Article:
Firstly, I just want to applaud Walker Books for such a stylish, eye popping, primary coloured gem of a cover. What a beaut, right? I love how it's a cross between pop-up book and sailor tattoo. Coupled with the Victorian setting, freak shows, deductive and observational prowess, dodgy science ethics and a twisting murder mystery, I was getting vertigo from the height of my expectations before I'd even started the first page.
Wild Boy (the only name anybody has ever bothered to bestow on him) is the
star attraction in a travelling freak show. Before that, he lived in isolation
in a top floor cell in a filthy workhouse, mercilessly bullied by the other
boys and abused by the owner. Things aren't much better in the show, but at
least he has a friend in his fellow freak Sir Oswald, the no-legged war
veteran. Comforted only by the knowledge that he has no place anywhere else in
the World, Wild Boy escapes the demeaning, torturous life by escaping into
details- he has the most extraordinary talent for seeing things that others
don't. Making deductions based on his observations, seeing the little things,
making educated guesses and remembering what he's seen.
On the night that he finally stands up to his wicked owner, Wild Boy gets
caught up in something way over his hairy head. Mysterious cloaked figures,
ominous machines, murder. When a bounty is placed on Wild Boy's head for a
murder he didn't commit, he has to find the real killer to clear his own name.
Good job he's got those Sherlock style detective skills. Together, he and his
frenemy Clarissa, a neglected but feisty acrobat from the circus (Wild Boy
punched her in the face once and broke her tooth) must team up to follow the clues
left behind by the killer. The perfect team of physical agility and mental
brilliance, the killer's trail leads them overground and underground in
Victorian London and into the depths of a secret society of mysterious gentlemen.
Wild boy and Clarissa are excellent protagonists, squabbling and fighting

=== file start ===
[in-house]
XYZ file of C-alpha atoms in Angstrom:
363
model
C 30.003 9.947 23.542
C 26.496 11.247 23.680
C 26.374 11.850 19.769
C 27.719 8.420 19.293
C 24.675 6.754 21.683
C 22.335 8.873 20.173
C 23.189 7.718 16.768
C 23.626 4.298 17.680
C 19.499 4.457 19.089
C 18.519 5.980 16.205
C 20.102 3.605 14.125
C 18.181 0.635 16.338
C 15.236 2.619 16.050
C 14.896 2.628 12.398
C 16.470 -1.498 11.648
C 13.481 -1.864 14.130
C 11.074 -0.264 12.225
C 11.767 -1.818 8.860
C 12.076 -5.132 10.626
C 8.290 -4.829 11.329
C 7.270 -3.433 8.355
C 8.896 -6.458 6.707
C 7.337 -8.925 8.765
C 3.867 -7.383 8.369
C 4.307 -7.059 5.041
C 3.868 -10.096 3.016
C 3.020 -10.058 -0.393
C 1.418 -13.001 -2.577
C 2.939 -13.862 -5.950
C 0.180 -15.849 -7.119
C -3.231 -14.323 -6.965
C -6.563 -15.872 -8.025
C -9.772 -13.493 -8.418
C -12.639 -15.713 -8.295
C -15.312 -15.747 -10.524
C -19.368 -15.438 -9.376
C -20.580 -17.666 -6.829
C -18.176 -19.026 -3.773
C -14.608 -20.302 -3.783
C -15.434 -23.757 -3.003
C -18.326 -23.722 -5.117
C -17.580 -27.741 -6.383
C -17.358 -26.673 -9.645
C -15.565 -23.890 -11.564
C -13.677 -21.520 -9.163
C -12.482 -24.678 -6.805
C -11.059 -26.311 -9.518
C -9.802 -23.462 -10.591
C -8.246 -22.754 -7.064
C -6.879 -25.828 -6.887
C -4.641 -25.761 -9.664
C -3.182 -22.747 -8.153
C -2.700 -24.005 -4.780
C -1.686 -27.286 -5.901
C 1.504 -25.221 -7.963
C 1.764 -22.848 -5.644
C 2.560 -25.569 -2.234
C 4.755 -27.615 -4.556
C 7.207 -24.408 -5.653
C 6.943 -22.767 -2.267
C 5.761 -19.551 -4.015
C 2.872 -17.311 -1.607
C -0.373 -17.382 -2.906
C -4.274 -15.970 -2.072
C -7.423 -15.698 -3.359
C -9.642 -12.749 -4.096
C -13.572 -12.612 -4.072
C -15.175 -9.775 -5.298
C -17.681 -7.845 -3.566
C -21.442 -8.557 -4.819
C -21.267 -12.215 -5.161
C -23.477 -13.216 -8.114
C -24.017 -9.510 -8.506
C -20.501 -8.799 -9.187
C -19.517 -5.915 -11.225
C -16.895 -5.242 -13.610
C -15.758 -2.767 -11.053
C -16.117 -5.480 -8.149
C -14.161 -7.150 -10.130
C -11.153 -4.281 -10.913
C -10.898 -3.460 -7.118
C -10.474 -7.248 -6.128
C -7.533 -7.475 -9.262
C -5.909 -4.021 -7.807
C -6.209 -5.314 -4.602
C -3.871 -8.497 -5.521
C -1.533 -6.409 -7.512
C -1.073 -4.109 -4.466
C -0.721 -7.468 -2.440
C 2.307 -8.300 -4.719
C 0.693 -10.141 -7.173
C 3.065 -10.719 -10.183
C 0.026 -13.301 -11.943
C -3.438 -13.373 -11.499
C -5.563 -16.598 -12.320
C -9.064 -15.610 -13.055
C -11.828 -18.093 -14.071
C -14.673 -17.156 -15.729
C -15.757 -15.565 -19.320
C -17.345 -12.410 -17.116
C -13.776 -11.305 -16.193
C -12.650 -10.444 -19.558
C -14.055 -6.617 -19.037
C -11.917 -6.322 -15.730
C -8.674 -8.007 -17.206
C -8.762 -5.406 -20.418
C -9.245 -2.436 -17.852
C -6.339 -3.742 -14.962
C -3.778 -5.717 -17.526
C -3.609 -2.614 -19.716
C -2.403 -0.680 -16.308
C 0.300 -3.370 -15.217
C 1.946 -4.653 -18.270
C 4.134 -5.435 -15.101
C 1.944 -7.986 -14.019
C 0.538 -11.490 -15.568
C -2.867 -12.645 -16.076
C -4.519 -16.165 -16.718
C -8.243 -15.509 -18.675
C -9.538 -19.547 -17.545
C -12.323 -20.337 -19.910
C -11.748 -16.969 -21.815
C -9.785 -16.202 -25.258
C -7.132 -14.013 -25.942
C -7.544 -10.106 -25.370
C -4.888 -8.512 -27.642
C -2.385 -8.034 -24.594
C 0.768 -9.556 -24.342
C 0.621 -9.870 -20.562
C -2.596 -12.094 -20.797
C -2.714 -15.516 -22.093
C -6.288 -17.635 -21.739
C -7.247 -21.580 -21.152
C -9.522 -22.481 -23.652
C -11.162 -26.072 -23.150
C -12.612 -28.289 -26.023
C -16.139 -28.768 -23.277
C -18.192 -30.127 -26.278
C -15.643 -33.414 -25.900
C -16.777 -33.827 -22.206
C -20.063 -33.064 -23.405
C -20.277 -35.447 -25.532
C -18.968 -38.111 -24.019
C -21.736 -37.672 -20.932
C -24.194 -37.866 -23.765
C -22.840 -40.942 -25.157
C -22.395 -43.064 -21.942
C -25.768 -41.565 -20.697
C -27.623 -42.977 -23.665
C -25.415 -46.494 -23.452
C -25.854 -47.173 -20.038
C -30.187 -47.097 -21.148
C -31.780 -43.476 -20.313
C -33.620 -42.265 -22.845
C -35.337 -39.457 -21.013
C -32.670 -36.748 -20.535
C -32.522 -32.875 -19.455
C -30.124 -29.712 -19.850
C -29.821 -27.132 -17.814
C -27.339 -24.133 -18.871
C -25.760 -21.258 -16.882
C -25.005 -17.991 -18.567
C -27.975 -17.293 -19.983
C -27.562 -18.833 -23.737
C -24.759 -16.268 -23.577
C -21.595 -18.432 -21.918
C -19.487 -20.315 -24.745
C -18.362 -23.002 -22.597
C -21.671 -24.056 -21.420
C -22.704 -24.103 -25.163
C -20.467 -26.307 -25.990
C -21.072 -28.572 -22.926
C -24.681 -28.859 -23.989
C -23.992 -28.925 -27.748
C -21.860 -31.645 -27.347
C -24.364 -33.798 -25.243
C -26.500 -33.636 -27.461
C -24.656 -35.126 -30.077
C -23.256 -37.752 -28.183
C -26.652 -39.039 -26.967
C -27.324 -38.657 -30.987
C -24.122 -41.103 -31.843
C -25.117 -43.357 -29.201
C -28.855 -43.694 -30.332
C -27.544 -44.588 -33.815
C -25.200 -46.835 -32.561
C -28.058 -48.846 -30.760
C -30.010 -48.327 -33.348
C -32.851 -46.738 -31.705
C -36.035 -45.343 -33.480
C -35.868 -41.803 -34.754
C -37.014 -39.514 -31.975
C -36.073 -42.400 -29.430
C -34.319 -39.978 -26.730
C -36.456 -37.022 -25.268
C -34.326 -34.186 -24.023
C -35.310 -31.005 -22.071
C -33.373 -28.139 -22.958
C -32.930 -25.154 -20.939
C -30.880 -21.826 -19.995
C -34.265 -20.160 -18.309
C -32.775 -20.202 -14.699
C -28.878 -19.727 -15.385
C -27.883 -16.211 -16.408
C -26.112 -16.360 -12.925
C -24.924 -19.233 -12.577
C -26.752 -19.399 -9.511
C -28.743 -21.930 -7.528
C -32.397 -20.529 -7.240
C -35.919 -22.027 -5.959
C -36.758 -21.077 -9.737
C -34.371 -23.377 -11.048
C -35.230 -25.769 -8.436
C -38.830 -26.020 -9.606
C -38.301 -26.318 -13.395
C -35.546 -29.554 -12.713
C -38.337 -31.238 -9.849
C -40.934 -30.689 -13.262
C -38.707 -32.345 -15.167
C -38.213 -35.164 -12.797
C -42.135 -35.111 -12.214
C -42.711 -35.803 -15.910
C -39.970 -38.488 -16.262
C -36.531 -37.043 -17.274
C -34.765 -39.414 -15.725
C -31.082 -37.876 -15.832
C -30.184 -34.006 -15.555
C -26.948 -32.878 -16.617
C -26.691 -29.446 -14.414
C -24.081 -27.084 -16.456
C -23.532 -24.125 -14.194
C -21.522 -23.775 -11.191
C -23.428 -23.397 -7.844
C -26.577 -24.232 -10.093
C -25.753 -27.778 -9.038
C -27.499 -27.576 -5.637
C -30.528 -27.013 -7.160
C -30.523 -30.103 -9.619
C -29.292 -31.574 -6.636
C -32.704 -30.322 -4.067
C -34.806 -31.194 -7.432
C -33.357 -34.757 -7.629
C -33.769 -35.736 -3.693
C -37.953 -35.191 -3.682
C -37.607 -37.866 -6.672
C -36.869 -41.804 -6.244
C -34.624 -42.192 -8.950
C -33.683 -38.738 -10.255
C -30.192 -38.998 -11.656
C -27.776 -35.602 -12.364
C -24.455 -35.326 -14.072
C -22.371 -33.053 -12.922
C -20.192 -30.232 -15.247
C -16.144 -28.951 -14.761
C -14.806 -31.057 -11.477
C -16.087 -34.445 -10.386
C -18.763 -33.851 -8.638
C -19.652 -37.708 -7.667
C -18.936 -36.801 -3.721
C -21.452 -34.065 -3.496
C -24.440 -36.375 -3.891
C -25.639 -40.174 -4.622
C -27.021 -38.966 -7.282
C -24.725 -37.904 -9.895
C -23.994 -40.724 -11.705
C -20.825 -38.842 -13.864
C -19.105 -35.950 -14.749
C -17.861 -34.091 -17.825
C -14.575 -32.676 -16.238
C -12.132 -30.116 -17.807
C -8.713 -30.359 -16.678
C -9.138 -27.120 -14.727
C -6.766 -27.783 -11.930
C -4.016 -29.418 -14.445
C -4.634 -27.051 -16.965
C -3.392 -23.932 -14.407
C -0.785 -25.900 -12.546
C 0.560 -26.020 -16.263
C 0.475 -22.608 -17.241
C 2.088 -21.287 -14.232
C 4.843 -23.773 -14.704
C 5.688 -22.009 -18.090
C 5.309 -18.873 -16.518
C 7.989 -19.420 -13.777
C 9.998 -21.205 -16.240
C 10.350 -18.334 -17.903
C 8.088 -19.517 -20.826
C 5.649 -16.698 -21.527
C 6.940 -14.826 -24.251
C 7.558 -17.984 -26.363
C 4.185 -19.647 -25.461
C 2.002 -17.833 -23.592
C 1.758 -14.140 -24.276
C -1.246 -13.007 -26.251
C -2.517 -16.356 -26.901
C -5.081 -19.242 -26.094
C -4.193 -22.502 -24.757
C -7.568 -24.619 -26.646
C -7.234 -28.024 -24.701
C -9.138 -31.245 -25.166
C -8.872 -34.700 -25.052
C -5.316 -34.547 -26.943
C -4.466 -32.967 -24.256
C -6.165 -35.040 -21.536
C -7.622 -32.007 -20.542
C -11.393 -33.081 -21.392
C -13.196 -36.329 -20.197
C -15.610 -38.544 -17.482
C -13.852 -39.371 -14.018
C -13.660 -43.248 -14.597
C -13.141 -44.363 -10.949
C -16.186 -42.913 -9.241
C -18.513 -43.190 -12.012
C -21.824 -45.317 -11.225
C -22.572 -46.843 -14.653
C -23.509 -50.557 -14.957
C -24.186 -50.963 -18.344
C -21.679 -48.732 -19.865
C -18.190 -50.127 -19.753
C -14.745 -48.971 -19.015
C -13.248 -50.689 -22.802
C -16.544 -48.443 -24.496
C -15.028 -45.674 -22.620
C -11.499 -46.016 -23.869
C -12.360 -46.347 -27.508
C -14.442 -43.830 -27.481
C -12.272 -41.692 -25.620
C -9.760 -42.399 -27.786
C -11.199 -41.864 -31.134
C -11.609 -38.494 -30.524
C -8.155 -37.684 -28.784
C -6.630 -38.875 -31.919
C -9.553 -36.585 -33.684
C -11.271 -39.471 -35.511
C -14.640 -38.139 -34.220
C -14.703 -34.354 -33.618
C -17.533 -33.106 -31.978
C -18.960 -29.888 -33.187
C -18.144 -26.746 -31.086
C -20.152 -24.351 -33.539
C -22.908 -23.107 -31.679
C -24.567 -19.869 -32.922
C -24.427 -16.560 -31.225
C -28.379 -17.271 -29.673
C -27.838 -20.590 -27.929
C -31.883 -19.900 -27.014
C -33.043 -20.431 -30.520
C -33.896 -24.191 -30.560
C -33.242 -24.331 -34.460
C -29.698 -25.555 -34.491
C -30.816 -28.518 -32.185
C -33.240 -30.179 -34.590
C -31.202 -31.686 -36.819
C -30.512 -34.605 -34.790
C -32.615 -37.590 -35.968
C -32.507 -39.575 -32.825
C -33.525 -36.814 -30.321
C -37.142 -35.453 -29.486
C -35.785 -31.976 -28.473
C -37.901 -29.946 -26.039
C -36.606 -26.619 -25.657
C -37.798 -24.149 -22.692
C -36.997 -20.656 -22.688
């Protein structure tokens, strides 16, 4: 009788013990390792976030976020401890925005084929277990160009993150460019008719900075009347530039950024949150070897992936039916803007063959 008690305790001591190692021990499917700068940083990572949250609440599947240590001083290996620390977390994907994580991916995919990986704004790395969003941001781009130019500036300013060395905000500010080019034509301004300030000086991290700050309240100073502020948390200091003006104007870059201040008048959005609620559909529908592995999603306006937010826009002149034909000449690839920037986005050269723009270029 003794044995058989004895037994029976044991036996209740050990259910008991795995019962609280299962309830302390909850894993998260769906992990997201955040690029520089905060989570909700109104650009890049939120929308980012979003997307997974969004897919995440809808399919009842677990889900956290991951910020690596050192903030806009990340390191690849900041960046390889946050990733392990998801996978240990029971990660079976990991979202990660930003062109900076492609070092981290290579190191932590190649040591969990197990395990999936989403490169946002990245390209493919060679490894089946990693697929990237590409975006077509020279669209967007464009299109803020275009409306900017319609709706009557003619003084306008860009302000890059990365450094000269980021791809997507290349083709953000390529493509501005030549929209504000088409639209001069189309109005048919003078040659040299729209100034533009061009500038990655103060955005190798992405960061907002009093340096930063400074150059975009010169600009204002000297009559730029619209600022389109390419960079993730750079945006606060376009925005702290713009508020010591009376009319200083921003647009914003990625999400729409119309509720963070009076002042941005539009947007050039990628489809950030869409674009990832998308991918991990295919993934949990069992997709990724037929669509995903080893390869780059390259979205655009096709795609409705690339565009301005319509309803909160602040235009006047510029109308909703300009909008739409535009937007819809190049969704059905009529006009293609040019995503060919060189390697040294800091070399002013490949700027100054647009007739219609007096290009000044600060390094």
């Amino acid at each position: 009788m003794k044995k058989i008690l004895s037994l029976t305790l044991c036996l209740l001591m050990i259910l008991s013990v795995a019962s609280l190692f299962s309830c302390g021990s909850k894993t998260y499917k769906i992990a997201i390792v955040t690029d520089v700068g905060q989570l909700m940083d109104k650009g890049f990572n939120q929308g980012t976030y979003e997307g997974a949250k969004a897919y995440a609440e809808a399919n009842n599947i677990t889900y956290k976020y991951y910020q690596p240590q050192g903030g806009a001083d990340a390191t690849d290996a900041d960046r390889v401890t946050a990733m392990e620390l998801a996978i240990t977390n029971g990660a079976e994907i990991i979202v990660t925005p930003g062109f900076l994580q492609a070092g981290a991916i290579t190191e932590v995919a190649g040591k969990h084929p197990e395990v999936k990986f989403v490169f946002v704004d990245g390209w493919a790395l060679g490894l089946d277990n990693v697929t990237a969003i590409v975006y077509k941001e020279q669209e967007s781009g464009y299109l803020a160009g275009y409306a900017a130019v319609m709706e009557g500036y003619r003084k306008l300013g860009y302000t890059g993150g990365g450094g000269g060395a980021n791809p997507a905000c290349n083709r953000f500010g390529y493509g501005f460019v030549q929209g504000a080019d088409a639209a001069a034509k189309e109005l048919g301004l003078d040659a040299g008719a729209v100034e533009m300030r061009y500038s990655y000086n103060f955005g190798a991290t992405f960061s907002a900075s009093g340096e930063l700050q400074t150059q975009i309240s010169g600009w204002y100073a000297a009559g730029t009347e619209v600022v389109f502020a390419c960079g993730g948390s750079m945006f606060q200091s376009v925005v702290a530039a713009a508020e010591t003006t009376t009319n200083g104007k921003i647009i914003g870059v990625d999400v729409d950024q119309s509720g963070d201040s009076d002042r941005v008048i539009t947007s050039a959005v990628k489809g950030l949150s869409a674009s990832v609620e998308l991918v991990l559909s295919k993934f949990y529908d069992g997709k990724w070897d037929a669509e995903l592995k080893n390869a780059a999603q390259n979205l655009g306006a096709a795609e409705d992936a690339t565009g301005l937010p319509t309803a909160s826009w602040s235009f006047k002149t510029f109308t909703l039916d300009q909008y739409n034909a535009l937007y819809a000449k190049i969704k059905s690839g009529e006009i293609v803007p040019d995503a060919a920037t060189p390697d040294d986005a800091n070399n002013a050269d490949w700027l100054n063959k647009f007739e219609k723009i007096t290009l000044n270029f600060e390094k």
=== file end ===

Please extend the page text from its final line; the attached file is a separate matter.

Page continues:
amongst themselves, but coming through for each other in the end. Both have
been abused and neglected and neither knows life outside of the circus. They
make a brilliant team, have a really lovely dynamic and they're both incredibly
strong and lovable. The times that Wild Boy's eyes shone with pride whenever he
impressed her were a tad heartbreaking, starved of companionship he is bowled
over by her friendship and trust.
I loved the subtle nods to Classic gothic literature in this book. Professor
Wollstonecraft, electrical scientist took the middle/maiden name of Mary
Shelley, the gothic literature and Sci Fi pioneer and author of Frankenstein.
One of the test subjects was Arthur Doyle, a nod to Sherlock Holmes creator
Arthur Conan Doyle. The book is a modern tribute to the both of them, questioning
the dangers of scientific advancement and utilising deductive skills for crime
fighting purposes. The Gothic Fiction geek in me doffed my cap to the authors
(dead and alive) at these moments.
It's packed with plenty of gore and action, but is definitely aimed at the
lower age range for Secondary School readers. The lack of any angst or philosophical
wonderings distinguishes it from YA nicely. It's a beautiful story about the
transformational power of friendship and about learning to celebrate difference
and about learning to be happy in one's own skin. All absolutely vital messages
not just for young reader, but for anybody on the Earth. A brilliant book, it’s
going to get recommended by myself an awful lot in future…